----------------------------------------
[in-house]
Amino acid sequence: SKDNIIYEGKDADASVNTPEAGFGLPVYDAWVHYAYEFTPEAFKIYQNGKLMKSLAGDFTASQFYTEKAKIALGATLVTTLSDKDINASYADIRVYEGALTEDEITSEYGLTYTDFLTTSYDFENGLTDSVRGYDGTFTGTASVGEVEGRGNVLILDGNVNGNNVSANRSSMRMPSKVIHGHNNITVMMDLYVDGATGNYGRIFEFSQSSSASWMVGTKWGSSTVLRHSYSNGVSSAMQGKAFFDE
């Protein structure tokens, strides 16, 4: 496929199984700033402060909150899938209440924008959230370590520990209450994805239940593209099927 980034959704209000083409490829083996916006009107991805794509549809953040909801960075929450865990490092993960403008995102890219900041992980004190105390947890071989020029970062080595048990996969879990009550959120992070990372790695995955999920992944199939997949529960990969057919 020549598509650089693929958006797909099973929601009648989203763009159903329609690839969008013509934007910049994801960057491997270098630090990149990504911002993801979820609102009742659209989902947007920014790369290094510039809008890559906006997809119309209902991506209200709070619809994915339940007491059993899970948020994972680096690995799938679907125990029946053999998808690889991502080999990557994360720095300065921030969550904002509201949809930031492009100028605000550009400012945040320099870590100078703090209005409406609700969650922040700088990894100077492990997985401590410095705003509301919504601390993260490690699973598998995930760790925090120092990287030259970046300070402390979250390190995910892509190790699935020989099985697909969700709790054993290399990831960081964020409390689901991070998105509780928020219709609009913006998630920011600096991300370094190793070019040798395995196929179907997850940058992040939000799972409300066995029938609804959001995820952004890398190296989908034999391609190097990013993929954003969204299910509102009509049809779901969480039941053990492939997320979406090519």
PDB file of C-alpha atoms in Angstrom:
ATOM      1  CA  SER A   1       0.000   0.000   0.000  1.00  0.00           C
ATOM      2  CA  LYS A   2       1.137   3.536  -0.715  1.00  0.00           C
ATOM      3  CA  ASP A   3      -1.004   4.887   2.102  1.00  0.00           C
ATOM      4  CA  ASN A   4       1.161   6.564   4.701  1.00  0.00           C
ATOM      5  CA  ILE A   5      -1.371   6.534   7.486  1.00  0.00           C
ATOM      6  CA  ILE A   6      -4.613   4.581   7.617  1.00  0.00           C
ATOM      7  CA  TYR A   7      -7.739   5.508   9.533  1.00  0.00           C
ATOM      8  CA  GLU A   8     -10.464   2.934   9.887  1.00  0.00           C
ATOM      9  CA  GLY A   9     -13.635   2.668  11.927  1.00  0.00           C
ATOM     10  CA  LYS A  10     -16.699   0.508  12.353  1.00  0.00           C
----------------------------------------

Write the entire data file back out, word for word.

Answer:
[in-house]
Amino acid sequence: SKDNIIYEGKDADASVNTPEAGFGLPVYDAWVHYAYEFTPEAFKIYQNGKLMKSLAGDFTASQFYTEKAKIALGATLVTTLSDKDINASYADIRVYEGALTEDEITSEYGLTYTDFLTTSYDFENGLTDSVRGYDGTFTGTASVGEVEGRGNVLILDGNVNGNNVSANRSSMRMPSKVIHGHNNITVMMDLYVDGATGNYGRIFEFSQSSSASWMVGTKWGSSTVLRHSYSNGVSSAMQGKAFFDE
């Protein structure tokens, strides 16, 4: 496929199984700033402060909150899938209440924008959230370590520990209450994805239940593209099927 980034959704209000083409490829083996916006009107991805794509549809953040909801960075929450865990490092993960403008995102890219900041992980004190105390947890071989020029970062080595048990996969879990009550959120992070990372790695995955999920992944199939997949529960990969057919 020549598509650089693929958006797909099973929601009648989203763009159903329609690839969008013509934007910049994801960057491997270098630090990149990504911002993801979820609102009742659209989902947007920014790369290094510039809008890559906006997809119309209902991506209200709070619809994915339940007491059993899970948020994972680096690995799938679907125990029946053999998808690889991502080999990557994360720095300065921030969550904002509201949809930031492009100028605000550009400012945040320099870590100078703090209005409406609700969650922040700088990894100077492990997985401590410095705003509301919504601390993260490690699973598998995930760790925090120092990287030259970046300070402390979250390190995910892509190790699935020989099985697909969700709790054993290399990831960081964020409390689901991070998105509780928020219709609009913006998630920011600096991300370094190793070019040798395995196929179907997850940058992040939000799972409300066995029938609804959001995820952004890398190296989908034999391609190097990013993929954003969204299910509102009509049809779901969480039941053990492939997320979406090519």
PDB file of C-alpha atoms in Angstrom:
ATOM      1  CA  SER A   1       0.000   0.000   0.000  1.00  0.00           C
ATOM      2  CA  LYS A   2       1.137   3.536  -0.715  1.00  0.00           C
ATOM      3  CA  ASP A   3      -1.004   4.887   2.102  1.00  0.00           C
ATOM      4  CA  ASN A   4       1.161   6.564   4.701  1.00  0.00           C
ATOM      5  CA  ILE A   5      -1.371   6.534   7.486  1.00  0.00           C
ATOM      6  CA  ILE A   6      -4.613   4.581   7.617  1.00  0.00           C
ATOM      7  CA  TYR A   7      -7.739   5.508   9.533  1.00  0.00           C
ATOM      8  CA  GLU A   8     -10.464   2.934   9.887  1.00  0.00           C
ATOM      9  CA  GLY A   9     -13.635   2.668  11.927  1.00  0.00           C
ATOM     10  CA  LYS A  10     -16.699   0.508  12.353  1.00  0.00           C